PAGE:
(SPOT.ph) Kingdom has left us pretty much high and dry since Season 2 dropped in 2020. But we’ve finally got some form of zombie-riffic content to look forward to: the third season is still up in the air, but the special episode Kingdom: Ashin of the North just started streaming on July 23. For around 90 bound-to-be-fantastic minutes, this episode will dive deep into a tangent storyline with the character of Ashin front and center. Who is Ashin, exactly? Remember that mysterious figure that suddenly popped up in the last few minutes of the second season finale, as played by Jun Ji Hyun? Yup, that Ashin.
If you’re the type who likes to know what you’re getting into, we get the facts straight from cast members and creators of Ashin of the North. This episode is clearly going to be chock full of revelations—the resurrection plant immediately comes to mind—so we prepped you with some notes.
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An Outcast With a Secret
One of the things that first drew viewers to Kingdom is the unique storyline of a period series set during the Joseon dynasty—with zombies mixed in. South Korea is known for their epic thriller flicks and rich history (among others), so when you put those two together, you can only get good things. In the first two seasons, we followed the royal family as this mysterious disease wreaked havoc both within court and the entire Joseon empire. These events eventually land us right at the feet of Ashin—a strange woman who seems to know a lot about the mysterious resurrection plant that appears to be the source of the plague.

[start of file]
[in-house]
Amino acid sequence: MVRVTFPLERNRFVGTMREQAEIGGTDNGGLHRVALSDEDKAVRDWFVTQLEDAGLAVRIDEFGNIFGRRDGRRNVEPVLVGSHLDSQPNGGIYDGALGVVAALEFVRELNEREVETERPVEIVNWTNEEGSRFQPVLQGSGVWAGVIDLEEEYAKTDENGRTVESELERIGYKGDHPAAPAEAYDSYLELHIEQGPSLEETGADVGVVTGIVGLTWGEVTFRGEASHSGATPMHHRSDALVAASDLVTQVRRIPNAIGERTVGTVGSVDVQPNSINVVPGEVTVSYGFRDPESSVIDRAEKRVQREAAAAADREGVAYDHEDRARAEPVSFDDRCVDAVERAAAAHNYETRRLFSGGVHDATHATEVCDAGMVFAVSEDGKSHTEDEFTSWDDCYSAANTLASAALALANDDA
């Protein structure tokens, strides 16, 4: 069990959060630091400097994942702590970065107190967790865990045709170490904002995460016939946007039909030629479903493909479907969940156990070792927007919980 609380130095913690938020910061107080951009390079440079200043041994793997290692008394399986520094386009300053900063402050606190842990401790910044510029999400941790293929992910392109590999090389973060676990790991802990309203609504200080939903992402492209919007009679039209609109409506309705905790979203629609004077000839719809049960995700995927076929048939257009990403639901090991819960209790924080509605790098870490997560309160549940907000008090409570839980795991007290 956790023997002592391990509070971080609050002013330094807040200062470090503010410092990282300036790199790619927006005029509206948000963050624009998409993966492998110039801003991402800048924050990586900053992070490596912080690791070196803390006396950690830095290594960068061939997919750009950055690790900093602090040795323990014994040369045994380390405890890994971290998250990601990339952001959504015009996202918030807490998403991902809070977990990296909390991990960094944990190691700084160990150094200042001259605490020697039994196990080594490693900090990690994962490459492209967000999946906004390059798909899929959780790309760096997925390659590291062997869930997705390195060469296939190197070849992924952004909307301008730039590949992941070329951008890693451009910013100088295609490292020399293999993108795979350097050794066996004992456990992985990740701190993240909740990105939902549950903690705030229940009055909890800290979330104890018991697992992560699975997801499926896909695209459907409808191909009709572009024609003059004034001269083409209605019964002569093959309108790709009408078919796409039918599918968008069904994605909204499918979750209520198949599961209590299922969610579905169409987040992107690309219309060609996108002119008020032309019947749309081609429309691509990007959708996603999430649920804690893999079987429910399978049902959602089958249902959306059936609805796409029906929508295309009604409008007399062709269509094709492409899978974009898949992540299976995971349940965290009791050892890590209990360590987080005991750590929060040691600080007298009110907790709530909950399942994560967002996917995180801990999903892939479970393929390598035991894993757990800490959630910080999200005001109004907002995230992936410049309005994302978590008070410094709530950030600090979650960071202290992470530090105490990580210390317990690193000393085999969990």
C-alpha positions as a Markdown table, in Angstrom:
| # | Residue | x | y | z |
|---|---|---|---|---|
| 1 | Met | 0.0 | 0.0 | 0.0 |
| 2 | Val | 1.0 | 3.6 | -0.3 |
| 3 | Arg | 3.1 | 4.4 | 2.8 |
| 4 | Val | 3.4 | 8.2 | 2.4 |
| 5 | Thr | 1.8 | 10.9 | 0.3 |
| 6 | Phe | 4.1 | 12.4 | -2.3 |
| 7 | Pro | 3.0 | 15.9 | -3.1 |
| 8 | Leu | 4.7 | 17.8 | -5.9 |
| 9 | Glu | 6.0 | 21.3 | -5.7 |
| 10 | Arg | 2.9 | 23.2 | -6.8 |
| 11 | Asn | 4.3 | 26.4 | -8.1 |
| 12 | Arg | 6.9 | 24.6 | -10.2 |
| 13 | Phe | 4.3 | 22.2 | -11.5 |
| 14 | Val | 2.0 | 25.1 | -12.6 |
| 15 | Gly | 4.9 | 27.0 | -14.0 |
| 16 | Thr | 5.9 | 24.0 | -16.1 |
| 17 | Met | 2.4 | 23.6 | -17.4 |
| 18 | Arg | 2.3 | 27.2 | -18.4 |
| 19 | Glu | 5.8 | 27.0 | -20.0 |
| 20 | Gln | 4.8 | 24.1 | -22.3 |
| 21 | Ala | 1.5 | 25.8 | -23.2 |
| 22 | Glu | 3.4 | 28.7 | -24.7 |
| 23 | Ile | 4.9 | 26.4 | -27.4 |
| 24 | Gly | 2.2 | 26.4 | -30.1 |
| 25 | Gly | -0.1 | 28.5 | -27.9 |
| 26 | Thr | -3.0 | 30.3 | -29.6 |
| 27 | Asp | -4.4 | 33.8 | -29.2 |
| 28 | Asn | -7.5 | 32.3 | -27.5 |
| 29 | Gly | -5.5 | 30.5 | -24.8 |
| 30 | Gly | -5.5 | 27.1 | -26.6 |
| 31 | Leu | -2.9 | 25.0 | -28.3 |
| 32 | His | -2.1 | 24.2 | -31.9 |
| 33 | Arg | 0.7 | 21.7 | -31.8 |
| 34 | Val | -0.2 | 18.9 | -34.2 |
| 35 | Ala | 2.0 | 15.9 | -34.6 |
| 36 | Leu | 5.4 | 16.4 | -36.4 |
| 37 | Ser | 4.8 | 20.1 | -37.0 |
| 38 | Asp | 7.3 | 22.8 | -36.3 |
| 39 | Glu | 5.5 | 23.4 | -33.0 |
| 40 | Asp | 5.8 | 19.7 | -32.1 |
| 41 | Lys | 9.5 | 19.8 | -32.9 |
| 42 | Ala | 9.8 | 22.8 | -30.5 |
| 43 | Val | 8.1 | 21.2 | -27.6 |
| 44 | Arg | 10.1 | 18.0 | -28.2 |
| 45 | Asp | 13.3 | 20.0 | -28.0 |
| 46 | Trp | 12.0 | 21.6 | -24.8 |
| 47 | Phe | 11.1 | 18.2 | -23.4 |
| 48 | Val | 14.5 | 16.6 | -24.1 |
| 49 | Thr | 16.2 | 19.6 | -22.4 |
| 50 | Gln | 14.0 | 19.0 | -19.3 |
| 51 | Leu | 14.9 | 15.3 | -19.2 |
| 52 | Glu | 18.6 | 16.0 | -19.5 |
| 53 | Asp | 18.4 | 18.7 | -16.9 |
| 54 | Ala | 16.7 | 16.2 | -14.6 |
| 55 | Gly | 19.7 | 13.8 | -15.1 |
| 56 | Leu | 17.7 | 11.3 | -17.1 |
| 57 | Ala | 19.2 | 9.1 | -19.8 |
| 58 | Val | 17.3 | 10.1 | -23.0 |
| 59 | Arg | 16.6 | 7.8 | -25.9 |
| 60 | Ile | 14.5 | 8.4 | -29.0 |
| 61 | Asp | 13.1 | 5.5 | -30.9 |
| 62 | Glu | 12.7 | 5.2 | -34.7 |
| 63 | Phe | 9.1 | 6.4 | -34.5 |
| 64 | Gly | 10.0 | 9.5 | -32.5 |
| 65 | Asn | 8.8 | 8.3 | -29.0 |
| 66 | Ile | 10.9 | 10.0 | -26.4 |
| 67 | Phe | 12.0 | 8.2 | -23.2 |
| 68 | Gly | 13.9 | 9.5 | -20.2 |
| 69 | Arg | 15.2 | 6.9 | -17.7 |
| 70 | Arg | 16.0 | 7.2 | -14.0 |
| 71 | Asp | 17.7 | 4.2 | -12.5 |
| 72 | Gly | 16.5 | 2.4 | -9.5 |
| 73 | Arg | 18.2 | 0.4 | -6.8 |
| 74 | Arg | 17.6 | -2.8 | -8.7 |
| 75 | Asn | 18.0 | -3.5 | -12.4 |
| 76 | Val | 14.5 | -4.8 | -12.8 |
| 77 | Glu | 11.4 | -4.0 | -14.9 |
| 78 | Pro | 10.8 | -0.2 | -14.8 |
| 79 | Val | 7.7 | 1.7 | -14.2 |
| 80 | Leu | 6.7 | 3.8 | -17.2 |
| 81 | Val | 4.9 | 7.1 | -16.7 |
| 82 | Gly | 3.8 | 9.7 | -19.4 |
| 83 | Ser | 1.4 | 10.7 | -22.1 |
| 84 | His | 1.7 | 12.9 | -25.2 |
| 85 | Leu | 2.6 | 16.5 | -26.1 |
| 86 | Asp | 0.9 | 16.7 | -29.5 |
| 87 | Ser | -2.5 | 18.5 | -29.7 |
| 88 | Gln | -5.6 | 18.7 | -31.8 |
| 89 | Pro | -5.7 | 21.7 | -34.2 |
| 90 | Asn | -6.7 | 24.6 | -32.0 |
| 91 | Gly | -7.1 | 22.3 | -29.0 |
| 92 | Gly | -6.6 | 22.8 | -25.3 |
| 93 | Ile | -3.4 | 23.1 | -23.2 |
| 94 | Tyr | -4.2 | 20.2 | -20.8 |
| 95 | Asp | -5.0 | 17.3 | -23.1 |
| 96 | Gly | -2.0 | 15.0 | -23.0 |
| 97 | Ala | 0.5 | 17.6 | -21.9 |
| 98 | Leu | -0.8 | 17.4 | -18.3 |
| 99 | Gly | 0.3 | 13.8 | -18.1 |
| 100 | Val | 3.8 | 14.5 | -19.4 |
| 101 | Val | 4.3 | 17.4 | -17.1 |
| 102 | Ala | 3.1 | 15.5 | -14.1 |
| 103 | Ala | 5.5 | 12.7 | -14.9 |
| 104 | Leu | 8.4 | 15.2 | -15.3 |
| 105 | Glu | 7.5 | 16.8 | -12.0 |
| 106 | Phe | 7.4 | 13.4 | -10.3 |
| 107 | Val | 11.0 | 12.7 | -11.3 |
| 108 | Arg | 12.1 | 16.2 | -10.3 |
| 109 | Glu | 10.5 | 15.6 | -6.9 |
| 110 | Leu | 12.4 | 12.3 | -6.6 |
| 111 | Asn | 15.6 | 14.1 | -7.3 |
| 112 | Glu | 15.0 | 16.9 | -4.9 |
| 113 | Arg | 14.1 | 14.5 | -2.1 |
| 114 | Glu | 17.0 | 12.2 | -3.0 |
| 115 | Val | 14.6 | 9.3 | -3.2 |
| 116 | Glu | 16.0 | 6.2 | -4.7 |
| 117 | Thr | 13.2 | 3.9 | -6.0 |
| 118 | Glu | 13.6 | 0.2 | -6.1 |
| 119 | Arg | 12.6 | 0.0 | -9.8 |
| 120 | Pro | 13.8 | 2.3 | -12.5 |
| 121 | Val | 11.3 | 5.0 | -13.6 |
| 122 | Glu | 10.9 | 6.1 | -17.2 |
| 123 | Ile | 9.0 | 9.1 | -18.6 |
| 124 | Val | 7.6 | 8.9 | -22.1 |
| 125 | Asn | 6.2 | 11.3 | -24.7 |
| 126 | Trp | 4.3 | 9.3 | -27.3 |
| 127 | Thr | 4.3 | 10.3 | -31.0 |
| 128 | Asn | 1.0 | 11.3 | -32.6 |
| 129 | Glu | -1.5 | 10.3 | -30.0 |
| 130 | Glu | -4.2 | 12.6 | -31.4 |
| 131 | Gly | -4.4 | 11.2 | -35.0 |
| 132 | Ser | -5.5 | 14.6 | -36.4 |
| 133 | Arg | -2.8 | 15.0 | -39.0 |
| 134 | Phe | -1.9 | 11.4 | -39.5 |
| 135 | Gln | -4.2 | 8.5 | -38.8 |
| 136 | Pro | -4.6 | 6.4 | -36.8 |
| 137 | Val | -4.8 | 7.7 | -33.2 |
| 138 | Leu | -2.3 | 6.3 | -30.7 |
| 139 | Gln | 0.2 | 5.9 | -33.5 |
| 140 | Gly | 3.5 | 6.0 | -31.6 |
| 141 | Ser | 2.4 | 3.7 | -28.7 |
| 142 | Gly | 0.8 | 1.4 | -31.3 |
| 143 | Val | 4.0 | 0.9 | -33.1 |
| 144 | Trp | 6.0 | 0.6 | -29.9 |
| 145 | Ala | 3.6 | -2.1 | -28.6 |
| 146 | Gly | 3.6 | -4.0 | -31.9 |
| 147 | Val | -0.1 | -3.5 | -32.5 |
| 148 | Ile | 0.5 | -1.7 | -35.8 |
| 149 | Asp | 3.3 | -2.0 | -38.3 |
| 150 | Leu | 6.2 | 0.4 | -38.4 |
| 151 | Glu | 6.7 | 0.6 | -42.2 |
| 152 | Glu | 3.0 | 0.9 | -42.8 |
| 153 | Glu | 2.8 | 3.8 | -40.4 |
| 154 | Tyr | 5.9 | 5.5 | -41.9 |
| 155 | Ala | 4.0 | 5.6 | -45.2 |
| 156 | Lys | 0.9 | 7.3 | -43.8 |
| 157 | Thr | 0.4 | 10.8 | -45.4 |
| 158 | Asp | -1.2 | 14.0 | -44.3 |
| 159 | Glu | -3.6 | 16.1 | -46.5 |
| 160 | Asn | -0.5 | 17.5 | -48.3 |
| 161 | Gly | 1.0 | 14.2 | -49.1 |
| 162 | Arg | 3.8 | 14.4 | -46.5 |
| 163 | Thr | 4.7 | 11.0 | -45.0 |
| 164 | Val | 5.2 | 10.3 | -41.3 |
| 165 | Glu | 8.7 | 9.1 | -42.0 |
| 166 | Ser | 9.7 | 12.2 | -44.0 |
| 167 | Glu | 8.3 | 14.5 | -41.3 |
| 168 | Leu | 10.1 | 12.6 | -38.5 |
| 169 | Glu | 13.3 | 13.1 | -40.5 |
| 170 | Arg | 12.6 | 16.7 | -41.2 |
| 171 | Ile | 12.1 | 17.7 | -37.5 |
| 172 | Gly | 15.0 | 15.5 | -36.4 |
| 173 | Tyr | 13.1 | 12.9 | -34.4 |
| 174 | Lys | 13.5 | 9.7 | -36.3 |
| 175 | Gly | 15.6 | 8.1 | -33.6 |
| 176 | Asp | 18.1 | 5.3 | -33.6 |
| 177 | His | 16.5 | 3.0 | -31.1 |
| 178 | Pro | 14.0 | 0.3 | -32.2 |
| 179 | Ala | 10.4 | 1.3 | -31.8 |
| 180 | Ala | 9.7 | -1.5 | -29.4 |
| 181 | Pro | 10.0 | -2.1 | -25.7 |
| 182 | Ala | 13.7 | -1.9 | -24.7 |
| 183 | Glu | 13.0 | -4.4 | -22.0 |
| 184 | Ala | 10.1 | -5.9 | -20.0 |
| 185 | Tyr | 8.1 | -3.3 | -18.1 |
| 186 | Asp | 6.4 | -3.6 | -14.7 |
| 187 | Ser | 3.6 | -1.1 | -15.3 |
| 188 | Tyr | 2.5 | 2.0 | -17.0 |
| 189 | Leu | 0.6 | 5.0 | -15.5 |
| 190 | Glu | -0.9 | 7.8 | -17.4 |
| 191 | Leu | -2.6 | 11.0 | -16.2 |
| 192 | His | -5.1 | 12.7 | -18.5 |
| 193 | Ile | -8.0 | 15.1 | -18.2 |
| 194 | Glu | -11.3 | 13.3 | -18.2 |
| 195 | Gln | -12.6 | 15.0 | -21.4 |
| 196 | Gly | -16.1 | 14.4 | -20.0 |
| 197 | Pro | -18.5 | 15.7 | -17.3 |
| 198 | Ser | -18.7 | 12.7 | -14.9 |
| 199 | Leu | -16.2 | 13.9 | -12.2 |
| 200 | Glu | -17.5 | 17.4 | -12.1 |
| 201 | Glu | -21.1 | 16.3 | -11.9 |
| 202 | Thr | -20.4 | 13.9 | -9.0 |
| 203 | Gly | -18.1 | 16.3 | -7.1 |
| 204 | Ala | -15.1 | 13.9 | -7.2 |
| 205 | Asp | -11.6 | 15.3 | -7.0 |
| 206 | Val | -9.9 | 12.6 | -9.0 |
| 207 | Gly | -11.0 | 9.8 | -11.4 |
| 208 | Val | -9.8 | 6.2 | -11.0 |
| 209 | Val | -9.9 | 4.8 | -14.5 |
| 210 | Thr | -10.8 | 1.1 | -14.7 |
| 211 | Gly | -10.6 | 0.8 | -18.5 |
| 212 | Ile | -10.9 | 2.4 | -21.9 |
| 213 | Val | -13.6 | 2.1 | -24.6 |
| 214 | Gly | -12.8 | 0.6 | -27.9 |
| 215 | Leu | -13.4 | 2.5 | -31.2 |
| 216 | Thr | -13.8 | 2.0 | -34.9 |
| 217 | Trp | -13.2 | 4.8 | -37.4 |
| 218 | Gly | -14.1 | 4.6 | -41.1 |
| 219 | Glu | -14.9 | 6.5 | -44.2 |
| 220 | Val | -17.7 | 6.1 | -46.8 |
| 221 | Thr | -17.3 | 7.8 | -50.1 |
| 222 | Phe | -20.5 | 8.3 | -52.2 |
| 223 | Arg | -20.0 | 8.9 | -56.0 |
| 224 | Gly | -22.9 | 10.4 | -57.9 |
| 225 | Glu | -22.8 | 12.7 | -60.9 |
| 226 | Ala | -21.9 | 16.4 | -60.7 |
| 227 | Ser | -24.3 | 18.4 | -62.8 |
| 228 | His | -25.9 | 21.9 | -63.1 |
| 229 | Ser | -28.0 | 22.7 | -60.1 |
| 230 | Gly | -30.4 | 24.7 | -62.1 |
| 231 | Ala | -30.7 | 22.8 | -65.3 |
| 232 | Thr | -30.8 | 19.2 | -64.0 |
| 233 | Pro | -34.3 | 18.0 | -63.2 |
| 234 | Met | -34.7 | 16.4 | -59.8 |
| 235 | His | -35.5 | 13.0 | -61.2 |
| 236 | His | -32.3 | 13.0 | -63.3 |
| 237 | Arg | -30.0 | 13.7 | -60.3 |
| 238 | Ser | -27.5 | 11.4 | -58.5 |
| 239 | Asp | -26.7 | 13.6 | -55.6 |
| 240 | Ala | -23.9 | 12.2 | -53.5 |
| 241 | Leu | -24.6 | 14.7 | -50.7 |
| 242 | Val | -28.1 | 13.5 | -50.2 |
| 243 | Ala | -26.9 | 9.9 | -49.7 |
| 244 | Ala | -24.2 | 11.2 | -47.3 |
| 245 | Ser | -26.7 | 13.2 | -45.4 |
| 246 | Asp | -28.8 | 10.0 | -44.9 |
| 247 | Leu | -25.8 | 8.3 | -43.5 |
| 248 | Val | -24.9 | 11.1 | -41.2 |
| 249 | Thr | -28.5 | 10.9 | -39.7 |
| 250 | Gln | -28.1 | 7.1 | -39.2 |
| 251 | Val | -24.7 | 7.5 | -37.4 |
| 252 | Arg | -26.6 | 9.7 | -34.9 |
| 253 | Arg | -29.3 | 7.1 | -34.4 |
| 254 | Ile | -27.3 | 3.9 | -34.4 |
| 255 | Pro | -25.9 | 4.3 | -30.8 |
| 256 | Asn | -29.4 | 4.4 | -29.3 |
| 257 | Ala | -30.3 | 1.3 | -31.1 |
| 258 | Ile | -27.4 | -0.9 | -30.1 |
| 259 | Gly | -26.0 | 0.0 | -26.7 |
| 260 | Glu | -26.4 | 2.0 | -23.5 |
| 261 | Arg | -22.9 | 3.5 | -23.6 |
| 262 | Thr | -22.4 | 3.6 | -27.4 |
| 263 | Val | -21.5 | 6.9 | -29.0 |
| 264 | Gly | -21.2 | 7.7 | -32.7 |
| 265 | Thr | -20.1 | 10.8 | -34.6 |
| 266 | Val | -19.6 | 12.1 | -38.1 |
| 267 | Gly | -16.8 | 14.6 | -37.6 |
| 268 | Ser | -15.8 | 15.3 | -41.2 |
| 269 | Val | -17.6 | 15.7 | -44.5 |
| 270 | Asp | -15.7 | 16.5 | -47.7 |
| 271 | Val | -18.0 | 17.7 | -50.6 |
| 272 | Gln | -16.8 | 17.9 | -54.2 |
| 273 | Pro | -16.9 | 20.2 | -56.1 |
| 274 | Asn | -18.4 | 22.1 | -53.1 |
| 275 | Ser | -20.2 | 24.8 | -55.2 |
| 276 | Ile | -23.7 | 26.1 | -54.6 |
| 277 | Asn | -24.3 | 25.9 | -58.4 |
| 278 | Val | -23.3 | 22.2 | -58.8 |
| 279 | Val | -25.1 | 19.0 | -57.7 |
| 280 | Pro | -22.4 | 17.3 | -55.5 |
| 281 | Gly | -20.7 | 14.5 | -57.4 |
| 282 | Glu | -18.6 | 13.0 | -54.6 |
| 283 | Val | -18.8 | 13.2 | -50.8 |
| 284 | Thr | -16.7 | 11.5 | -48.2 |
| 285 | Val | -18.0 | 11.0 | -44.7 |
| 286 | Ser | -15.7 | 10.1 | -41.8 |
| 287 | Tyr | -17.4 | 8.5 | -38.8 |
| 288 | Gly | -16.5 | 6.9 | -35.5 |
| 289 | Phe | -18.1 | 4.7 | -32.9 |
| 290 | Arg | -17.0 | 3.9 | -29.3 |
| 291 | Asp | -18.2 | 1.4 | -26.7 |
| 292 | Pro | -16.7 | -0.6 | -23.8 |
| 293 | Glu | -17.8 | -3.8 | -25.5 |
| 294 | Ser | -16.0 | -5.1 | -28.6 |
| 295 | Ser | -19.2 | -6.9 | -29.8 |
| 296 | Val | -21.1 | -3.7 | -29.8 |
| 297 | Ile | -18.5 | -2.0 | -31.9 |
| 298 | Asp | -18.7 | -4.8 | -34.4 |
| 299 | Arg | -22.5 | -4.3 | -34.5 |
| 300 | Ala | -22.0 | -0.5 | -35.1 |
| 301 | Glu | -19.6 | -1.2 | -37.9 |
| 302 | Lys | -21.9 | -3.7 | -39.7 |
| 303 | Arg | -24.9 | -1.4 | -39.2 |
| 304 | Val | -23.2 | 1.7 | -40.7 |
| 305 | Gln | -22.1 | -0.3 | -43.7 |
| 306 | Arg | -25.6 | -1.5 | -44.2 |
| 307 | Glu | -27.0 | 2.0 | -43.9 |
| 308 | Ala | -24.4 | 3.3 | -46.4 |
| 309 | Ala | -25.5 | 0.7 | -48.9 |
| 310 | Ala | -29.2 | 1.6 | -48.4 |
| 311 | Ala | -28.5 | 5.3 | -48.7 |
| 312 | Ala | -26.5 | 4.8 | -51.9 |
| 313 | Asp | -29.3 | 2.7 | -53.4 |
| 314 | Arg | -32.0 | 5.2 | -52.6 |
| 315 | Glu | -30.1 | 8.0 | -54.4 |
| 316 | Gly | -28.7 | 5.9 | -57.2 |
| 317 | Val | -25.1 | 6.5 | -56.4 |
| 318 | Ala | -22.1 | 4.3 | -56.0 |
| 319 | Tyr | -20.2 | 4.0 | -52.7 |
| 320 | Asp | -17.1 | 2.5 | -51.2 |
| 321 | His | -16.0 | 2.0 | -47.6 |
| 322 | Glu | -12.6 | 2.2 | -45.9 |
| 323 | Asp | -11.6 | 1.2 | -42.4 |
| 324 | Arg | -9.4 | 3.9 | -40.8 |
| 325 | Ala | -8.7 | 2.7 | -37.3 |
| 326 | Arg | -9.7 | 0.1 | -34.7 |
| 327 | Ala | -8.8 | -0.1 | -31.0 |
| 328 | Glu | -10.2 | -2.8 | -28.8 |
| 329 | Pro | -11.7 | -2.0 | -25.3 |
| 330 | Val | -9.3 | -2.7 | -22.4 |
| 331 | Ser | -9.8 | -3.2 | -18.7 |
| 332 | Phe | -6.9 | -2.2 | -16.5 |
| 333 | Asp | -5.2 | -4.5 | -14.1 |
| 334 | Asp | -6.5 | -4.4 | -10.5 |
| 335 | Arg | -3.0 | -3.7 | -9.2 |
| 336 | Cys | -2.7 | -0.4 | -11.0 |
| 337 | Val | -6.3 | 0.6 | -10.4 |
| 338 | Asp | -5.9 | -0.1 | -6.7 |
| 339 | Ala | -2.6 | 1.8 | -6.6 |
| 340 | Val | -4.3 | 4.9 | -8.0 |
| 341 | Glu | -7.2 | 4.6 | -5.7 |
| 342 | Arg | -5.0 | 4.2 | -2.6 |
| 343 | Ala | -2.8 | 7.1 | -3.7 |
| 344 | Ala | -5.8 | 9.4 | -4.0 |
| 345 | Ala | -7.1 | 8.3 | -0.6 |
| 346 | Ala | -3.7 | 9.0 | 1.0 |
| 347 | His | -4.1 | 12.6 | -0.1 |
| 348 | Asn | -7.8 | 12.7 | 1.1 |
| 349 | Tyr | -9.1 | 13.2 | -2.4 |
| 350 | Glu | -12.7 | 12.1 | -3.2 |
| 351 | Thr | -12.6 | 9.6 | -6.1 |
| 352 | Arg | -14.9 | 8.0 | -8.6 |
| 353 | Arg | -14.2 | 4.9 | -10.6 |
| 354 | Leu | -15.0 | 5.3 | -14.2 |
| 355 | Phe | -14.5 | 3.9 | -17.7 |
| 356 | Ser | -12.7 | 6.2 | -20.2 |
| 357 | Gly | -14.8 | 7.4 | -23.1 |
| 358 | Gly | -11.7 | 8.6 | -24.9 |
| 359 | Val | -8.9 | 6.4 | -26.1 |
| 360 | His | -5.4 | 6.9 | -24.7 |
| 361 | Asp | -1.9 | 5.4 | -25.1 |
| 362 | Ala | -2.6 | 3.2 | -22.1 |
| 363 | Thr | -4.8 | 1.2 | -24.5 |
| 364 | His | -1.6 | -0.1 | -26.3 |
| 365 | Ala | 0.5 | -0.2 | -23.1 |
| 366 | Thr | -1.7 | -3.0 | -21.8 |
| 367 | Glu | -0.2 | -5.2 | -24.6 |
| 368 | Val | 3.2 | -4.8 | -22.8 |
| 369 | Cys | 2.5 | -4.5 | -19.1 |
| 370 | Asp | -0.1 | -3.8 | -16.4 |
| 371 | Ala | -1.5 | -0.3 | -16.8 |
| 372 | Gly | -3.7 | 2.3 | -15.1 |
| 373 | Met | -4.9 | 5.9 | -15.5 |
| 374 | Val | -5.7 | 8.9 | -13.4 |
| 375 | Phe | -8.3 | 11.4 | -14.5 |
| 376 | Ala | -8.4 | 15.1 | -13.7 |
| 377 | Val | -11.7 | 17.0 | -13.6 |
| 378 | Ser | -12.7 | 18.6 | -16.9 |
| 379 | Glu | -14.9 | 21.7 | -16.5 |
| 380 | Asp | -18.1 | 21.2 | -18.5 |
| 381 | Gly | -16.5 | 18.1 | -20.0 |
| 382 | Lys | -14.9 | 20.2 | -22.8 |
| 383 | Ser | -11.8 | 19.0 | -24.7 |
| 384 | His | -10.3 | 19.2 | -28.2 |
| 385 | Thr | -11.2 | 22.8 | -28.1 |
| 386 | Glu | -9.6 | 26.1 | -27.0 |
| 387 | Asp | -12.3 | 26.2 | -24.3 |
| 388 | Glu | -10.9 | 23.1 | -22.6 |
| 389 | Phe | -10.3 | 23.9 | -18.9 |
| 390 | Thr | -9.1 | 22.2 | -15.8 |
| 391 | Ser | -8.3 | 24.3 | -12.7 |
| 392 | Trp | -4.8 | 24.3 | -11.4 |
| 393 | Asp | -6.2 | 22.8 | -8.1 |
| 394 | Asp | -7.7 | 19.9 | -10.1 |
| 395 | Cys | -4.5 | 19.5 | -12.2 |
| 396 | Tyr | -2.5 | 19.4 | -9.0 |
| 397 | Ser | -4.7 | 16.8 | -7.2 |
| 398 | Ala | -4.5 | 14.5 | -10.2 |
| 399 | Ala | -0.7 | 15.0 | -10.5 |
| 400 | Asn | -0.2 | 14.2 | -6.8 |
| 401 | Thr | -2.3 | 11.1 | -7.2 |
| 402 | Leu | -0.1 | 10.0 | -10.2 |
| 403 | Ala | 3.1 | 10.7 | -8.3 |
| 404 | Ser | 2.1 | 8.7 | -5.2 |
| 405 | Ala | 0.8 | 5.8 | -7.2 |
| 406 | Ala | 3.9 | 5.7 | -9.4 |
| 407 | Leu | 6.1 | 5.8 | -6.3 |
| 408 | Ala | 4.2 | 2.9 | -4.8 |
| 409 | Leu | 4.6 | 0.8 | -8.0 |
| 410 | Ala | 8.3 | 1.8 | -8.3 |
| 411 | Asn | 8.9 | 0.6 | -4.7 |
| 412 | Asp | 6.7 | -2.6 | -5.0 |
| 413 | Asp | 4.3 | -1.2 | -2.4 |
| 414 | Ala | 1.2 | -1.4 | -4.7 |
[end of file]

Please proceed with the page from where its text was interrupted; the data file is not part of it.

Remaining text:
According to screenwriter Kim Eun Hee—who wrote both the OG and this special episode—the idea for Ashin’s story came to her “when I was looking into what kind of story to bring to life for the latter part of the [second] season,” she says during the virtual press conference. “The resurrection plant has these certain ‘cold properties,’” she adds. Remember how temperature affected the zombies? This factor of the resurrection plant led the writer to research more about what the northern territories of Joseon were like—which were then harsh, military-controlled places, or in other words, exactly where a strange plant would grow. As director Kim Seong Hun put it in the press notes, the episode is set in “a new world not featured in Season 1 or 2 where beauty, deep suffering, and genre-specific intrigue co-exist.”
“That's when I came across the people that were referred to as Seongjeoyains, which are the marginalized people of the time that didn't belong anywhere. So I decided to take an interest in that aspect and throughout that process this character Ashin was crystallized,” says Eun Hee.
The young Ashin is played by Kim Shi A. The special episode will take us all the way back to her childhood, a couple of decades before the events of the main series, right to where everything started. Ashin grew up in a northern settlement near the Amnok River border region as a Seongjeoyain. And as you can tell by the teaser, her childhood was not an easy one. Ashin’s character is “like a warrior with internalized pain,” said writer Kim in a statement. And who better to play this type of character than Jun Ji Hyun? This special episode marks her return to the small screen after Legend of the Blue Sea in 2016.